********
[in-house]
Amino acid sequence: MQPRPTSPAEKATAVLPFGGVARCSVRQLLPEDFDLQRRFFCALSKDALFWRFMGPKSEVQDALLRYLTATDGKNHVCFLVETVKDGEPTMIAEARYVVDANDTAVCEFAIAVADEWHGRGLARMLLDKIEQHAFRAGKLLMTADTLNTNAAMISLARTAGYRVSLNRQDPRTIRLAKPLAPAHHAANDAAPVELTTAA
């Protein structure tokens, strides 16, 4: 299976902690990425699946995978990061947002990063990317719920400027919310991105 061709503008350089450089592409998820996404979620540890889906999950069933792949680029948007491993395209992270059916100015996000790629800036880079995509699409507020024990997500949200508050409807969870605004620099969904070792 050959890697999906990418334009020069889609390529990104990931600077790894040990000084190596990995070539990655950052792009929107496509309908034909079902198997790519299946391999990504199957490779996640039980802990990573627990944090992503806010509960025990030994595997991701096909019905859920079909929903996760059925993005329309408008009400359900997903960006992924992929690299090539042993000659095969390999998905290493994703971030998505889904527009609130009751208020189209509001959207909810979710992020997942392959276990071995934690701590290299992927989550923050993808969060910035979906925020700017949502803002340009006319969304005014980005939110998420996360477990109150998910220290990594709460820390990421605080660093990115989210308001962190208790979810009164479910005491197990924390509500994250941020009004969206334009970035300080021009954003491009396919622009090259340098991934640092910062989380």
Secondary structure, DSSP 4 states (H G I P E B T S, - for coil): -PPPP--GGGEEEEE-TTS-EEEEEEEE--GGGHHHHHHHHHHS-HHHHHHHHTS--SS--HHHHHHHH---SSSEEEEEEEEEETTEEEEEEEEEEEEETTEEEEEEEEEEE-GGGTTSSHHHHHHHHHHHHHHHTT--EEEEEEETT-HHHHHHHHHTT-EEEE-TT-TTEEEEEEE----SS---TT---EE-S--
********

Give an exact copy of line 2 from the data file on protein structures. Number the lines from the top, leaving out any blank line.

Amino acid sequence: MQPRPTSPAEKATAVLPFGGVARCSVRQLLPEDFDLQRRFFCALSKDALFWRFMGPKSEVQDALLRYLTATDGKNHVCFLVETVKDGEPTMIAEARYVVDANDTAVCEFAIAVADEWHGRGLARMLLDKIEQHAFRAGKLLMTADTLNTNAAMISLARTAGYRVSLNRQDPRTIRLAKPLAPAHHAANDAAPVELTTAA